On remand from the Supreme Court, we are presented again with the opportunity to consider the constitutionality of King's conviction.[1] King argued originally before this Court for the reversal of his conviction on the grounds that the Act violated his constitutional rights as provided by the Fourth Amendment, as well as by Article 26 of the Maryland Declaration of Rights. Alternatively, King argued that, by presuming that the seizure of King's DNA was effected in accordance with the Act, the Circuit Court for Wicomico County shifted impermissibly the burden of proof to the defense, thus mandating reversal of his conviction. In King I, we examined King's constitutional argument under the Fourth Amendment, but did not consider expressly his Article 26 argument and did not reach his alternative argument.[2] King asks this Court now to consider the issues left unresolved by King I. The remaining two questions are:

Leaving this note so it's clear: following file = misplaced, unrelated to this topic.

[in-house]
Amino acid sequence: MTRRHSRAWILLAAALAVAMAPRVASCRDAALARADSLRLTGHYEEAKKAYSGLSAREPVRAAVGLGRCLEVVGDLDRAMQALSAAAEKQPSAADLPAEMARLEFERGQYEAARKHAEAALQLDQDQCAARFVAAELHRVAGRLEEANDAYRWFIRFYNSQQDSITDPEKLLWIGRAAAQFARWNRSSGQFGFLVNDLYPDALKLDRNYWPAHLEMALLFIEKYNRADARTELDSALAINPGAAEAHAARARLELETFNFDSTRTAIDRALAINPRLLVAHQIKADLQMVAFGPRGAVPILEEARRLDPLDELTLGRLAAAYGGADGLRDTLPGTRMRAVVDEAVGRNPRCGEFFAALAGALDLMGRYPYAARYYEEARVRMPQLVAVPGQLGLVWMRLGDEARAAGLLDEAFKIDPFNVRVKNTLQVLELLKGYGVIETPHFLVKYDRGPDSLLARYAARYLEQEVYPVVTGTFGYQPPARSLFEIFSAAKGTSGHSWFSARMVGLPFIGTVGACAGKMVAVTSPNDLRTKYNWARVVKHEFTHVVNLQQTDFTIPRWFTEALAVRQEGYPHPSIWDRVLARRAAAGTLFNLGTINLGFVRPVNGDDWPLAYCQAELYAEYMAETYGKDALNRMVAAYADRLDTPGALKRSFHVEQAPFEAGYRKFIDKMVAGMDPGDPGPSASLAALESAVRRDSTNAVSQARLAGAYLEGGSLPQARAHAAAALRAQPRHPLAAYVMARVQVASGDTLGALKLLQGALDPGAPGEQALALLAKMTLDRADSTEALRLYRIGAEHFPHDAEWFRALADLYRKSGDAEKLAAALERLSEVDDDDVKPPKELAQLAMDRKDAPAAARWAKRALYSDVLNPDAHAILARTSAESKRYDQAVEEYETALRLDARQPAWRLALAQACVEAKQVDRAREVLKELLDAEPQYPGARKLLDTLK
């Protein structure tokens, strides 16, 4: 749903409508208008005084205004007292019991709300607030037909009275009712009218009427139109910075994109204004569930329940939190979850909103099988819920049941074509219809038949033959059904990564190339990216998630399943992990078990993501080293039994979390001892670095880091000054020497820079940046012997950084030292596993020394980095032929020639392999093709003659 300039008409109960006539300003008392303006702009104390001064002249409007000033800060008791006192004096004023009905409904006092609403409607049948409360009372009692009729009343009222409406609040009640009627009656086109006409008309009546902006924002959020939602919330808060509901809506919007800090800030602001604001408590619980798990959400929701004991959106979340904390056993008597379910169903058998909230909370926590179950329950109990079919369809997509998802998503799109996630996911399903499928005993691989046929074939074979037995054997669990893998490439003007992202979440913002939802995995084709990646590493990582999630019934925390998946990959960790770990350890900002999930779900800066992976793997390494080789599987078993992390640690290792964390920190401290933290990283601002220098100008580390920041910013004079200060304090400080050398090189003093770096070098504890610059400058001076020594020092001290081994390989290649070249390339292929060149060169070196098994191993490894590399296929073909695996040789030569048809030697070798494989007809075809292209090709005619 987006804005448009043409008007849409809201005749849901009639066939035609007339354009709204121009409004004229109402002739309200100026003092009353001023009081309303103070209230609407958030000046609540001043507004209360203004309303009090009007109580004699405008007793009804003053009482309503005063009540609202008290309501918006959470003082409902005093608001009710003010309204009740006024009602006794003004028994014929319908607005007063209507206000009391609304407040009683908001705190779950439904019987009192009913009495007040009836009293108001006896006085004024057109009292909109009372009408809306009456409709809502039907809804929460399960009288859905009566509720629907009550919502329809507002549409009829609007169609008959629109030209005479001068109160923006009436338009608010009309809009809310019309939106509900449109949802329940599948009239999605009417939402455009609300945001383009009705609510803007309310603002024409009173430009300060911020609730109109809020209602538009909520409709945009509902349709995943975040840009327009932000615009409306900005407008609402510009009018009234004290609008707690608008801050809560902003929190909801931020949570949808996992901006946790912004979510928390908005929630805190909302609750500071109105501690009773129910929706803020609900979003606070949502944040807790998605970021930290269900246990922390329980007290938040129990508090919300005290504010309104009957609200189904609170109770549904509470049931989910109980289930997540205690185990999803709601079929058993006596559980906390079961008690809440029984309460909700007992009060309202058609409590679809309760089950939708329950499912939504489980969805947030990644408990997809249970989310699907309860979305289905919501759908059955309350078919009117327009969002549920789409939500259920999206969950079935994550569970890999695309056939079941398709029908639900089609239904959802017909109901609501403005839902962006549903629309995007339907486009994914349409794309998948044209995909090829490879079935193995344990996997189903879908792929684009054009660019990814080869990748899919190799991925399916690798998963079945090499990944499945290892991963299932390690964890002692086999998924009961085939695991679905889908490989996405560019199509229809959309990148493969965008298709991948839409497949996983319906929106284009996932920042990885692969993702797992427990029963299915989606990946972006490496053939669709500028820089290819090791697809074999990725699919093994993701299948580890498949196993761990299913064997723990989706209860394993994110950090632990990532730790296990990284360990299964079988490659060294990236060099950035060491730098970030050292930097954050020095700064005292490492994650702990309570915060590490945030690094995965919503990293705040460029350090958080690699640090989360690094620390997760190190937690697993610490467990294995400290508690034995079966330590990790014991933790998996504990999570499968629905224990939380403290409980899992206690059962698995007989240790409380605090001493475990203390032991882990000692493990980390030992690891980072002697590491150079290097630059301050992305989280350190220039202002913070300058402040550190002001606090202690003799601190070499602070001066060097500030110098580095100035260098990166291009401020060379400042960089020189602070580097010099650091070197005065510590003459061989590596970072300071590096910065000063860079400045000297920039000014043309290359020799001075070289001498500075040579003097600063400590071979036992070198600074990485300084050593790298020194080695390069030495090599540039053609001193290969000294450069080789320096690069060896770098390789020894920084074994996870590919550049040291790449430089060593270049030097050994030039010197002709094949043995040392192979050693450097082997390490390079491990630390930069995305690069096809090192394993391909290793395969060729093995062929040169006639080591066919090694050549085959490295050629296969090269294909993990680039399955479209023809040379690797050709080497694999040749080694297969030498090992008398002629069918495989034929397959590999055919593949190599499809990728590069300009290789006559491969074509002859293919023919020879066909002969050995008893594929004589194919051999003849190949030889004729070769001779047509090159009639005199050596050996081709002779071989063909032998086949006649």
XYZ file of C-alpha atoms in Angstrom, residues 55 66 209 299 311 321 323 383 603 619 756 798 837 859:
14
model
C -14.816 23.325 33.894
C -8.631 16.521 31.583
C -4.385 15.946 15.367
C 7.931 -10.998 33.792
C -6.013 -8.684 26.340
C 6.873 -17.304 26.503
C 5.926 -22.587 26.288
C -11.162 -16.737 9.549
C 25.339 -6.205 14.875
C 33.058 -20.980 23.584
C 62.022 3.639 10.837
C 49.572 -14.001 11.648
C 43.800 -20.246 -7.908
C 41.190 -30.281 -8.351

(1)Does the Maryland DNA Collection Act violate Article 26 of the Maryland Declaration of Rights?; and
(2)Did the trial judge improperly shift the burden of proof to the defense to demonstrate that a search or seizure made without individualized suspicions is reasonable?

I. King Did Not Preserve His Article 26 Argument For Appellate Review.